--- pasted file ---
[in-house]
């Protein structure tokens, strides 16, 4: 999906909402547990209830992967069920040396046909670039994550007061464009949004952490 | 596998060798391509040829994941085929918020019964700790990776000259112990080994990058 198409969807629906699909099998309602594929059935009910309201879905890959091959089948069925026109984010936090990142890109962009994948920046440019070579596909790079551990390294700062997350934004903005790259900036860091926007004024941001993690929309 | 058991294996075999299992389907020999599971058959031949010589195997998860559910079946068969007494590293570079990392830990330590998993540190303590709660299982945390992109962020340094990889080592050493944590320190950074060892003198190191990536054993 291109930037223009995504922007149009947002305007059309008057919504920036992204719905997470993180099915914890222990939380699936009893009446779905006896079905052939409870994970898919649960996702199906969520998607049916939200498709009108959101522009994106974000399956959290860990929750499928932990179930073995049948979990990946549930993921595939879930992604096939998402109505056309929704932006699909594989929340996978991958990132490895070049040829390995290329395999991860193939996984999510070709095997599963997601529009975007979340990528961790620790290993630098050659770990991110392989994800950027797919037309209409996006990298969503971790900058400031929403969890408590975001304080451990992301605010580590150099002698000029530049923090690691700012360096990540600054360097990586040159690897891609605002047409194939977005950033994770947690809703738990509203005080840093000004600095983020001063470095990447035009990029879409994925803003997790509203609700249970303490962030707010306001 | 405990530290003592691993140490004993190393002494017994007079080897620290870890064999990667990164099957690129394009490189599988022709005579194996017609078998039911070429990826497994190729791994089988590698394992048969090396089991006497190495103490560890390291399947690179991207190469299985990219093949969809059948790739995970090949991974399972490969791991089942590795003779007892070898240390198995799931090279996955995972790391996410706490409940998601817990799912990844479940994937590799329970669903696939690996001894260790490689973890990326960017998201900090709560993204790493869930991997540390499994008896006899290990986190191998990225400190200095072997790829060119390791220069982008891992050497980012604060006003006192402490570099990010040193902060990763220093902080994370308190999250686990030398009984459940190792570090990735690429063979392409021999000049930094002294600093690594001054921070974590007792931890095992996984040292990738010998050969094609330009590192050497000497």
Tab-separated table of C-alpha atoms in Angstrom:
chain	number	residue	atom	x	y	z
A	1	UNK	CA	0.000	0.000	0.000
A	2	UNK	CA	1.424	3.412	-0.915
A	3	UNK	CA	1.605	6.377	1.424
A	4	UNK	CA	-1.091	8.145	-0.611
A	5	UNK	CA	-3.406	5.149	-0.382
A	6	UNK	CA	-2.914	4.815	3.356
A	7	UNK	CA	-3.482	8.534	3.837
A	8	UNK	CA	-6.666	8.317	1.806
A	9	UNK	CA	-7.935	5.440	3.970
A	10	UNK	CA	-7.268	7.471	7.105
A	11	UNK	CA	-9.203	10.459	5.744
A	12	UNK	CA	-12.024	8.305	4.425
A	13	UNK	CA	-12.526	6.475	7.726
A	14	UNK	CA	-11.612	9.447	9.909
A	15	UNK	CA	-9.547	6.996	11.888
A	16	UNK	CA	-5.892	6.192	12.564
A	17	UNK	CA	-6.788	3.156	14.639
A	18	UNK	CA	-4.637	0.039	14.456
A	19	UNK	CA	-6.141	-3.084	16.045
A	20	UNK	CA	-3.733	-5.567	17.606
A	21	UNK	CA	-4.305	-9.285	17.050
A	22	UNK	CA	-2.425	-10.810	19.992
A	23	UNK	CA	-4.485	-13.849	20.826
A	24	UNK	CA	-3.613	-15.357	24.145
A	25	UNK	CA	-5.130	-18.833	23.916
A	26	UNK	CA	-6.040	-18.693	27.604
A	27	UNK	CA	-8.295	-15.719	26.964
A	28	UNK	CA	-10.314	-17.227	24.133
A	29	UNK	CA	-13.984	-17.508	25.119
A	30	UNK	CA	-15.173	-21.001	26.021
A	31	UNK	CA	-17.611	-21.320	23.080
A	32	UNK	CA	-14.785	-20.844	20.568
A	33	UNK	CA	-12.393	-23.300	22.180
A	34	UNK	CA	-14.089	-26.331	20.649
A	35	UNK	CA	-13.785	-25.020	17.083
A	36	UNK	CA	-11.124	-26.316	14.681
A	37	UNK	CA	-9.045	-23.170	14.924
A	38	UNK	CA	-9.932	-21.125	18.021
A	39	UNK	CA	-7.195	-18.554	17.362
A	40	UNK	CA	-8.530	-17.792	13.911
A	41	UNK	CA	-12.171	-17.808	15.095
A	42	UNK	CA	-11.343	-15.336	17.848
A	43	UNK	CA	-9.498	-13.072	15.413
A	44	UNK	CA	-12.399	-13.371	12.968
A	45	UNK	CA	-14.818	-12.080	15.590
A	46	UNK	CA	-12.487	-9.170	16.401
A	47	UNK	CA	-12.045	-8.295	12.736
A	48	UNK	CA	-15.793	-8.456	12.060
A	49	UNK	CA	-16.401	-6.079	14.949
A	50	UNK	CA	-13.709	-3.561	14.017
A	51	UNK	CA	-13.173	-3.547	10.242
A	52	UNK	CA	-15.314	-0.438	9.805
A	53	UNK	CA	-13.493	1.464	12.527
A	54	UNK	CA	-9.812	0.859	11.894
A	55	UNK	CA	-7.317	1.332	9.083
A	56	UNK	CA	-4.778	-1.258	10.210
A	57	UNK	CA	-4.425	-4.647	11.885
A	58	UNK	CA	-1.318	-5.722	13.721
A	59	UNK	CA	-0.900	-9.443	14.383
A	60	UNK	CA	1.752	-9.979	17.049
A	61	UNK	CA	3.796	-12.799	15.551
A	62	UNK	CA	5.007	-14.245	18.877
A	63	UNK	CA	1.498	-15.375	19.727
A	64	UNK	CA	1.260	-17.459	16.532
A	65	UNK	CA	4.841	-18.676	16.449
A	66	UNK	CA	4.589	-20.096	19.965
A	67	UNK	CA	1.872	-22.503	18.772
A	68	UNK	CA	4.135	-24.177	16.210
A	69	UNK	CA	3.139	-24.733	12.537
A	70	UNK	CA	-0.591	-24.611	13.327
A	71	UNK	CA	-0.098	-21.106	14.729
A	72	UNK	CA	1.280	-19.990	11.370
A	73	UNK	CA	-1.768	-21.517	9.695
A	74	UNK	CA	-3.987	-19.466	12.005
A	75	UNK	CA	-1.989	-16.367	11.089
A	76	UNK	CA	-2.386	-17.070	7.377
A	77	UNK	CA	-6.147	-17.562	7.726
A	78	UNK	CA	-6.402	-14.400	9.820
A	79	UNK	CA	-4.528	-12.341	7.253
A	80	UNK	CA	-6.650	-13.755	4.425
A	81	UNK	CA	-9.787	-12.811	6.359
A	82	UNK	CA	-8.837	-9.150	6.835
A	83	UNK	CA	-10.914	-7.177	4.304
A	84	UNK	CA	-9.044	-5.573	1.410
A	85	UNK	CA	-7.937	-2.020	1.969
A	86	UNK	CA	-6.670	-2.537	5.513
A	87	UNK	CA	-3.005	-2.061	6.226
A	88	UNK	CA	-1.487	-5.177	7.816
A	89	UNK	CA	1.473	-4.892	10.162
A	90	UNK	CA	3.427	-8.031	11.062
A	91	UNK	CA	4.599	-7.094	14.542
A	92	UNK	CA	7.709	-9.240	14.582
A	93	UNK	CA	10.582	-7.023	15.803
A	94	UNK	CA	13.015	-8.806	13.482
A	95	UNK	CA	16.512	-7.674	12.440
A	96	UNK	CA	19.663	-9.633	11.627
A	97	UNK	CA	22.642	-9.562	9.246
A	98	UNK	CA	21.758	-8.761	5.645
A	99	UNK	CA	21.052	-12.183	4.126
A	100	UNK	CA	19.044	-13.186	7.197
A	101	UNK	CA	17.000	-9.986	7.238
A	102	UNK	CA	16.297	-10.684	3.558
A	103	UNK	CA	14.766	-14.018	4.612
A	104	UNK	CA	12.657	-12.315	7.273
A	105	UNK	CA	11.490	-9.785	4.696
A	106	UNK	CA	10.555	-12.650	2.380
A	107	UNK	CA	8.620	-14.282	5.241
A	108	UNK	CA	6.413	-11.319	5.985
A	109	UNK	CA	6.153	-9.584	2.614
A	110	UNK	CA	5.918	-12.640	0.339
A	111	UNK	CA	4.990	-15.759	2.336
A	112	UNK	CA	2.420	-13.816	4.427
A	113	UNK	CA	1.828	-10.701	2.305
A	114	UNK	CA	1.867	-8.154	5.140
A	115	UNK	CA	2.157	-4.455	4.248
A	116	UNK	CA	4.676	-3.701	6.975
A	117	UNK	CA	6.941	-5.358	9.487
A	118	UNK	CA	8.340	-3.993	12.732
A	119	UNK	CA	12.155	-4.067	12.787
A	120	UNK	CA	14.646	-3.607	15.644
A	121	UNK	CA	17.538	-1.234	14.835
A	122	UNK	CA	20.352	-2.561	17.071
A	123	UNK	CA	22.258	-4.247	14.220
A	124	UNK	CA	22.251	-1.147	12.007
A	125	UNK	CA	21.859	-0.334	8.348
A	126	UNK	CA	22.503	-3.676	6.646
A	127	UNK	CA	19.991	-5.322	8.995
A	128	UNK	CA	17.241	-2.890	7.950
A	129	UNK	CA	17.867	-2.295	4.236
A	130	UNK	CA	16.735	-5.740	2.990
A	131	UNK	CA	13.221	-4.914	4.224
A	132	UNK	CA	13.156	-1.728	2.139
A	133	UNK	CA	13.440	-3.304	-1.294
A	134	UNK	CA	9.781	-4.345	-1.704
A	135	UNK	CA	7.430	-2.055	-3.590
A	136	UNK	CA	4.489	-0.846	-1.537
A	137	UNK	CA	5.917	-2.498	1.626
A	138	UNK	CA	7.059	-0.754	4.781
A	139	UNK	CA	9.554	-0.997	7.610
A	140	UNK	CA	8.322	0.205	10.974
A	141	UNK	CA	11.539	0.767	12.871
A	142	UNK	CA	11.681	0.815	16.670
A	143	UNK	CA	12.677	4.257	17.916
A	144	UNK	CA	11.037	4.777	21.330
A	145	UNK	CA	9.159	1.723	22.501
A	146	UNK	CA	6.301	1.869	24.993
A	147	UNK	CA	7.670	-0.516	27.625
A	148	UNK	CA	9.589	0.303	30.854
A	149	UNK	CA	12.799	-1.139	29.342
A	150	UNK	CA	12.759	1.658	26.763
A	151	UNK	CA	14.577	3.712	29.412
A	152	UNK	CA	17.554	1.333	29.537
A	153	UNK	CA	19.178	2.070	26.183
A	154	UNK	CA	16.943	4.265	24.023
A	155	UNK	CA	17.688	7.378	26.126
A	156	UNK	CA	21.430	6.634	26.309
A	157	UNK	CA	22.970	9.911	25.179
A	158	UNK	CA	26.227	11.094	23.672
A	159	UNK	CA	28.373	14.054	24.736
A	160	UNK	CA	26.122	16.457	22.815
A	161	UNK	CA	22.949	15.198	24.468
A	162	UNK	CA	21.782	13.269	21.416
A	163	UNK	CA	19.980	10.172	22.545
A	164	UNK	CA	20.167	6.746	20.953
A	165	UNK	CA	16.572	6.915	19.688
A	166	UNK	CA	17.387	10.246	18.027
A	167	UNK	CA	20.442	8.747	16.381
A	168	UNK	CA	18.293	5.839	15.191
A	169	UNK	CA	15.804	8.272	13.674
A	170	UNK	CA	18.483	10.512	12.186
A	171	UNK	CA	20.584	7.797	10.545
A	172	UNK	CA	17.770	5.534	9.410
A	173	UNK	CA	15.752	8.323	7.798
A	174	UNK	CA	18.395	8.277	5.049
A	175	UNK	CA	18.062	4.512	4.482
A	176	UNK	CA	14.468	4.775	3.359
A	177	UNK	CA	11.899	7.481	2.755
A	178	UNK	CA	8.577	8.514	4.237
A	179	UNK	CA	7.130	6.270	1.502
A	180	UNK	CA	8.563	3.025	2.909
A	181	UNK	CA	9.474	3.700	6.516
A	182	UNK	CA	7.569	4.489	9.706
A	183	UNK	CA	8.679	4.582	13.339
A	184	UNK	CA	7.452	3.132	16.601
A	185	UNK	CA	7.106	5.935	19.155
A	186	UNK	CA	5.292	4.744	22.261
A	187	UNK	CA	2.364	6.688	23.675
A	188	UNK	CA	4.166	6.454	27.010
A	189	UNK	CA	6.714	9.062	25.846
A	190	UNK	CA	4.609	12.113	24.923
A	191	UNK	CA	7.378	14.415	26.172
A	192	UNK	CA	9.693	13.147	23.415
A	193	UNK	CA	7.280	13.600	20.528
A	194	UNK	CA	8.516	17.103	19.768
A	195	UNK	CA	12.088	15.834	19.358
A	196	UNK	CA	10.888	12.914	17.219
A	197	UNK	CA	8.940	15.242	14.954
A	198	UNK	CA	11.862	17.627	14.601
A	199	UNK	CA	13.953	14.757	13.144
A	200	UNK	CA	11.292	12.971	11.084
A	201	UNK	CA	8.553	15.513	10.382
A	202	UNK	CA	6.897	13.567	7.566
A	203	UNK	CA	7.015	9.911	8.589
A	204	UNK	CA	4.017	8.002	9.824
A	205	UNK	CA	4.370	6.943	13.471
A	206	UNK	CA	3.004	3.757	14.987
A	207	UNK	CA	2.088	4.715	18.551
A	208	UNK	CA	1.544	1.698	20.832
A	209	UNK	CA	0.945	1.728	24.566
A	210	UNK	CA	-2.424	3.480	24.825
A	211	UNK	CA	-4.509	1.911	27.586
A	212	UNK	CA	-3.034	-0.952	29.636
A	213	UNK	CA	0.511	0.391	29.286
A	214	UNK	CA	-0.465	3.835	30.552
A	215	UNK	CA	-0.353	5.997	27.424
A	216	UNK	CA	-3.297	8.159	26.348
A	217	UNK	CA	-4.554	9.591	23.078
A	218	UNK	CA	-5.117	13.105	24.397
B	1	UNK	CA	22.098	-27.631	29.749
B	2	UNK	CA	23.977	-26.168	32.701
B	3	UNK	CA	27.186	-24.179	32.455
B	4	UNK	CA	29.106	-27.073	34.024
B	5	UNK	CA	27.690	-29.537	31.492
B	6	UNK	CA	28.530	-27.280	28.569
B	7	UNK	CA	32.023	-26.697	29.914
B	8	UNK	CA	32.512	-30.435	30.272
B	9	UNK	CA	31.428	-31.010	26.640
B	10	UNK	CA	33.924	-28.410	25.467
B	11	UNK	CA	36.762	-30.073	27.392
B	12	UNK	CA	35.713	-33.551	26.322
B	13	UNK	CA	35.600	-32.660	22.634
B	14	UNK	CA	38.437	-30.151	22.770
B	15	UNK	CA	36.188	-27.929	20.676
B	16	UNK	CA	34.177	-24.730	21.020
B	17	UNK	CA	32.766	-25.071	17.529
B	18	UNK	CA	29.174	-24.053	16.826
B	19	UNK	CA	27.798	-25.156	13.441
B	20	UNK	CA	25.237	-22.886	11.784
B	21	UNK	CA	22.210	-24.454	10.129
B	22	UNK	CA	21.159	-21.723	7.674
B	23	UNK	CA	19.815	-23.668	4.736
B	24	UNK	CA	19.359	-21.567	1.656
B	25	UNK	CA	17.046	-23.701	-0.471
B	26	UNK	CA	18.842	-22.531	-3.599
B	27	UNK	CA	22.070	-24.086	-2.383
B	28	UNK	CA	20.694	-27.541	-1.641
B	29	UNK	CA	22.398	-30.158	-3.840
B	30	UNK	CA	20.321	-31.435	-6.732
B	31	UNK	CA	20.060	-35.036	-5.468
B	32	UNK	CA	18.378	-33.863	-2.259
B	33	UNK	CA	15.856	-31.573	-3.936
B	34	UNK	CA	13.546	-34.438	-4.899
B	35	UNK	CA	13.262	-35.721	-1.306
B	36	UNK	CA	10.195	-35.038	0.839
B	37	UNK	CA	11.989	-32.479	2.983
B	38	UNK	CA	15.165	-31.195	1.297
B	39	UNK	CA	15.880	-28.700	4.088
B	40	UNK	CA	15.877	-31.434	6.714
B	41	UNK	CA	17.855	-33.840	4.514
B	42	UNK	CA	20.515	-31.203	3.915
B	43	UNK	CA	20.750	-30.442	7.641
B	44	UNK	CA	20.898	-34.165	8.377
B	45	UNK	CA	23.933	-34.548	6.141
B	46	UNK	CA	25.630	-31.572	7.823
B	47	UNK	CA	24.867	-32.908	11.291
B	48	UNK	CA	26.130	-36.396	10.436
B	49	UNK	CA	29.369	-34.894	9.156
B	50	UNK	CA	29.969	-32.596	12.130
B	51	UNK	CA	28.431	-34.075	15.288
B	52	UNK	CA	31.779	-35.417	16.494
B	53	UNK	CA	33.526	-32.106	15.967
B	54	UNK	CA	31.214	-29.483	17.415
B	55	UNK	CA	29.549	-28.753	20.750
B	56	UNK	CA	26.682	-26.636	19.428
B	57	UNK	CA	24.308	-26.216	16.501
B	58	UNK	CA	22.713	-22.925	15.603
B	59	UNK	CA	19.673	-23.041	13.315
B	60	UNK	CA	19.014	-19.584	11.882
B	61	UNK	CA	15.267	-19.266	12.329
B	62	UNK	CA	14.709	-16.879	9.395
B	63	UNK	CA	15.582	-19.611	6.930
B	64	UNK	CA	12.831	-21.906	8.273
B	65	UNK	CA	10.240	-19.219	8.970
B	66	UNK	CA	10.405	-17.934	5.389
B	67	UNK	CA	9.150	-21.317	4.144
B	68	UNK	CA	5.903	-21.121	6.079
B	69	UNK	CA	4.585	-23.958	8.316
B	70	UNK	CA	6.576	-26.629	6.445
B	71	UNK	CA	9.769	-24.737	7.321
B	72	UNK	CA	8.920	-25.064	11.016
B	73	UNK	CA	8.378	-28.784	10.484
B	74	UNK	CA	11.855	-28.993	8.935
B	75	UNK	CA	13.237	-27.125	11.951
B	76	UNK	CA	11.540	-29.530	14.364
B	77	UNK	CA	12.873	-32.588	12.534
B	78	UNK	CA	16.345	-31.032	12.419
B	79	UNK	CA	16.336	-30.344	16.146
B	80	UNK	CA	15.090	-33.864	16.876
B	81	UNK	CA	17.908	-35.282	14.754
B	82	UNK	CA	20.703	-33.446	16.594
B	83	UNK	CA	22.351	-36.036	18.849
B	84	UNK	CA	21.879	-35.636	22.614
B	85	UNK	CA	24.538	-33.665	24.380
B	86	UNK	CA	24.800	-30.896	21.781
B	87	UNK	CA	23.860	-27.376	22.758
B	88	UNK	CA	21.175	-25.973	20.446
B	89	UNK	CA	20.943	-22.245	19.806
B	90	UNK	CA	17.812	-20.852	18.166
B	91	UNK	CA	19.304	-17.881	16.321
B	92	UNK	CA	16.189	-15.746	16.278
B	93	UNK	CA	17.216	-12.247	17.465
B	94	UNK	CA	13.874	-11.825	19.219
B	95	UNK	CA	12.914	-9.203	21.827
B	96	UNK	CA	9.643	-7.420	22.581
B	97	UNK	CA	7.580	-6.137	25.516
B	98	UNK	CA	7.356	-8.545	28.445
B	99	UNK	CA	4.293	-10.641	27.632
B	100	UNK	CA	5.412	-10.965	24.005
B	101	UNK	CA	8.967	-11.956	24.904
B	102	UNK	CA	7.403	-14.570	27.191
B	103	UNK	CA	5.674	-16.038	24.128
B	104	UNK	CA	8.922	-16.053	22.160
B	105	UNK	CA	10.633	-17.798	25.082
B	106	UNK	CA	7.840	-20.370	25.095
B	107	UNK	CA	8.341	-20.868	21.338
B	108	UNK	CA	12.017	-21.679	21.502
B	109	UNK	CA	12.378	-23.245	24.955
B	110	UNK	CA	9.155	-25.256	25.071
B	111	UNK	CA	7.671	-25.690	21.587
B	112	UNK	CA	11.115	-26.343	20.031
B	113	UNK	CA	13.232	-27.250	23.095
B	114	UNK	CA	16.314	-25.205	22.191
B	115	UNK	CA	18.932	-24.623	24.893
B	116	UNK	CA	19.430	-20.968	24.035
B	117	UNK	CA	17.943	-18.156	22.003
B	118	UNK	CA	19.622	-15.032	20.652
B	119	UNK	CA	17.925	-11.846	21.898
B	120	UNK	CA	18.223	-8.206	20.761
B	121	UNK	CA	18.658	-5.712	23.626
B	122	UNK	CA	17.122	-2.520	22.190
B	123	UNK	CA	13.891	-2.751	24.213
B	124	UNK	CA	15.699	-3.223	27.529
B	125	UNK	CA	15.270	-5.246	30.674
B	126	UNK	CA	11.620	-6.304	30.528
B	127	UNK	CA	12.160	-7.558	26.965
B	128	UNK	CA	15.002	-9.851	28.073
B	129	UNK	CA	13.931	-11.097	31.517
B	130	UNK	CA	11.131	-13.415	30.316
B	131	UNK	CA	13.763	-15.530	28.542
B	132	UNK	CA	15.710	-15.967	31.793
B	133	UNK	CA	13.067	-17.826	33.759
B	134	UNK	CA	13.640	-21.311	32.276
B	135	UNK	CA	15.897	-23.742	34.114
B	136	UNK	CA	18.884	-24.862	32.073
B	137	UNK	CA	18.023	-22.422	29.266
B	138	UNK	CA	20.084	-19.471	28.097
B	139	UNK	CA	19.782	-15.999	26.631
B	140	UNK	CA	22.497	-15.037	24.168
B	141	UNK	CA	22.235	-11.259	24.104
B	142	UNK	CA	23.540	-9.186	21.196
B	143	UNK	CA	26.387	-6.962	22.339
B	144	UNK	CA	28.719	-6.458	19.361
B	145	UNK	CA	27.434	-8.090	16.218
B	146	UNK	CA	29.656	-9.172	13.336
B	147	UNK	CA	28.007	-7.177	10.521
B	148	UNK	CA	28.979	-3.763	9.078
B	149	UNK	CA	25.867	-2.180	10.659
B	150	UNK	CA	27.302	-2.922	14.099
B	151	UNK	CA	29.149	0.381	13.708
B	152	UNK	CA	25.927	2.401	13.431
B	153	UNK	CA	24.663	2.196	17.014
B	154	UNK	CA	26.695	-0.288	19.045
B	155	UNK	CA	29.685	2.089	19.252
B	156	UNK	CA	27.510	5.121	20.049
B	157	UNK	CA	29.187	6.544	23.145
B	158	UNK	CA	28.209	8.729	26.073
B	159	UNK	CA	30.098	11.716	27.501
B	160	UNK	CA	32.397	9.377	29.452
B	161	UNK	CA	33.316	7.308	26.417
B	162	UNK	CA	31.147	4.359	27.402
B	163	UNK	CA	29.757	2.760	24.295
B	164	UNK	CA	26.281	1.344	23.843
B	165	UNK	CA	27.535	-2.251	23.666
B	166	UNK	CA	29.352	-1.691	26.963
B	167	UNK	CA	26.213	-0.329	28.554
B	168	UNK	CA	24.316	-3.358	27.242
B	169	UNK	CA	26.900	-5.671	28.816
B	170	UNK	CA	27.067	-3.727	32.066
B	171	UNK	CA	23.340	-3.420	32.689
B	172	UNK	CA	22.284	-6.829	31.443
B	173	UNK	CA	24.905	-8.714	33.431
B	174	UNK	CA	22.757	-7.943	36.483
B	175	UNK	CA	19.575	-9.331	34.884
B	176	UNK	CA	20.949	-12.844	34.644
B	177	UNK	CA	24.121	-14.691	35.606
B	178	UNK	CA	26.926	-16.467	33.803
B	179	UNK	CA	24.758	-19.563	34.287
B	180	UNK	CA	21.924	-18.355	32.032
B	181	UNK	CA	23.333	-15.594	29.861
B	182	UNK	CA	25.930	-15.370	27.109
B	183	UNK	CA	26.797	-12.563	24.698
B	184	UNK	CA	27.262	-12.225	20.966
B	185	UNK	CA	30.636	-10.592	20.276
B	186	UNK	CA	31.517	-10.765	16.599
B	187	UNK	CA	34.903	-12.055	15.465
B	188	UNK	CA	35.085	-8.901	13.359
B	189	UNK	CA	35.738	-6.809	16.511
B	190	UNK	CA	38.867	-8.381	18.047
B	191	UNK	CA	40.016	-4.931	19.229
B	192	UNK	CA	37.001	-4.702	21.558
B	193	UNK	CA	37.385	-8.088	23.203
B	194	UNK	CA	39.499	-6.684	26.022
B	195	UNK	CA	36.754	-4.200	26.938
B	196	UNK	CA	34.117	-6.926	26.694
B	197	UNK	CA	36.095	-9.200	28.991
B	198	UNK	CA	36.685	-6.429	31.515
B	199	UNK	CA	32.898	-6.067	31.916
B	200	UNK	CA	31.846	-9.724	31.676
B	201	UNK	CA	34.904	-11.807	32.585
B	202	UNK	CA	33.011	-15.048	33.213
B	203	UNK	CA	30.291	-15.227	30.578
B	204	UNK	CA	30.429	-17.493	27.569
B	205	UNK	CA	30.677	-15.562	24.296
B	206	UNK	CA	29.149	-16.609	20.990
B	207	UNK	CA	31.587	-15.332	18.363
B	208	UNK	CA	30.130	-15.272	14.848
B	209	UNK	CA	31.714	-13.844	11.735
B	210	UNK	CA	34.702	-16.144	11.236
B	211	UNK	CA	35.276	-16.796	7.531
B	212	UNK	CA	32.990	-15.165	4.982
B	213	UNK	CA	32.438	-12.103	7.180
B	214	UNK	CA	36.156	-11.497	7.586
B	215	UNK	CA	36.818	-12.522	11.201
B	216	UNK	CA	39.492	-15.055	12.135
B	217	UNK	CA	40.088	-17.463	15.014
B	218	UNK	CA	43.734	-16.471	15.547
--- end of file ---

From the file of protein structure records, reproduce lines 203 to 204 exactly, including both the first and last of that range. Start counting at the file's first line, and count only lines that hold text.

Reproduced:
A	199	UNK	CA	13.953	14.757	13.144
A	200	UNK	CA	11.292	12.971	11.084